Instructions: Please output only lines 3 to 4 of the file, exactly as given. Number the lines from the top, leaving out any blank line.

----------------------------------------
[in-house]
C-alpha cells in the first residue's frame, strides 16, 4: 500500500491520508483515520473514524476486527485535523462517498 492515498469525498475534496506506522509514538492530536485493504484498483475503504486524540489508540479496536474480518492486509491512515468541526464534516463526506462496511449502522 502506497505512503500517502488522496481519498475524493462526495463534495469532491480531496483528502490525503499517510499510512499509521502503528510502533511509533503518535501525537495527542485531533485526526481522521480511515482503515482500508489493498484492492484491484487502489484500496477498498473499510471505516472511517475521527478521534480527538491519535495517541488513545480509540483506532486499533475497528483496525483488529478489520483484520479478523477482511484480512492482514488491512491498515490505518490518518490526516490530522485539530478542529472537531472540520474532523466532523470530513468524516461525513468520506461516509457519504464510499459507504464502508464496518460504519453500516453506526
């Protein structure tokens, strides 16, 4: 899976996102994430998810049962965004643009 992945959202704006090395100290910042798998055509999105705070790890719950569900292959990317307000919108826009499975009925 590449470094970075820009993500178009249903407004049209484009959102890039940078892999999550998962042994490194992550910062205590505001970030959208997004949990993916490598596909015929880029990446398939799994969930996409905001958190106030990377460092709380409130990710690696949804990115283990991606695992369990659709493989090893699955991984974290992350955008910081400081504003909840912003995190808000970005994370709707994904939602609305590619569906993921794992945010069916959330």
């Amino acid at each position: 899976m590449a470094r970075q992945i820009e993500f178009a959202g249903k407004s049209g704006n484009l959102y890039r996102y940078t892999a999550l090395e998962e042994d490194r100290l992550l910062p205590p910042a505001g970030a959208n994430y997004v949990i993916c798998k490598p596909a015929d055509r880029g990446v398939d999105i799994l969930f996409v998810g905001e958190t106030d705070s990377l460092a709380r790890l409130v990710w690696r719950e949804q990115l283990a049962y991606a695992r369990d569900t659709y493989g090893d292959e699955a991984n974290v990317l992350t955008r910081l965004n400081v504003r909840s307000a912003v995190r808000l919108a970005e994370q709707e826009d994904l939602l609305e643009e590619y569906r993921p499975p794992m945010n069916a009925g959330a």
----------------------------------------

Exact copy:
């Protein structure tokens, strides 16, 4: 899976996102994430998810049962965004643009 992945959202704006090395100290910042798998055509999105705070790890719950569900292959990317307000919108826009499975009925 590449470094970075820009993500178009249903407004049209484009959102890039940078892999999550998962042994490194992550910062205590505001970030959208997004949990993916490598596909015929880029990446398939799994969930996409905001958190106030990377460092709380409130990710690696949804990115283990991606695992369990659709493989090893699955991984974290992350955008910081400081504003909840912003995190808000970005994370709707994904939602609305590619569906993921794992945010069916959330």
């Amino acid at each position: 899976m590449a470094r970075q992945i820009e993500f178009a959202g249903k407004s049209g704006n484009l959102y890039r996102y940078t892999a999550l090395e998962e042994d490194r100290l992550l910062p205590p910042a505001g970030a959208n994430y997004v949990i993916c798998k490598p596909a015929d055509r880029g990446v398939d999105i799994l969930f996409v998810g905001e958190t106030d705070s990377l460092a709380r790890l409130v990710w690696r719950e949804q990115l283990a049962y991606a695992r369990d569900t659709y493989g090893d292959e699955a991984n974290v990317l992350t955008r910081l965004n400081v504003r909840s307000a912003v995190r808000l919108a970005e994370q709707e826009d994904l939602l609305e643009e590619y569906r993921p499975p794992m945010n069916a009925g959330a």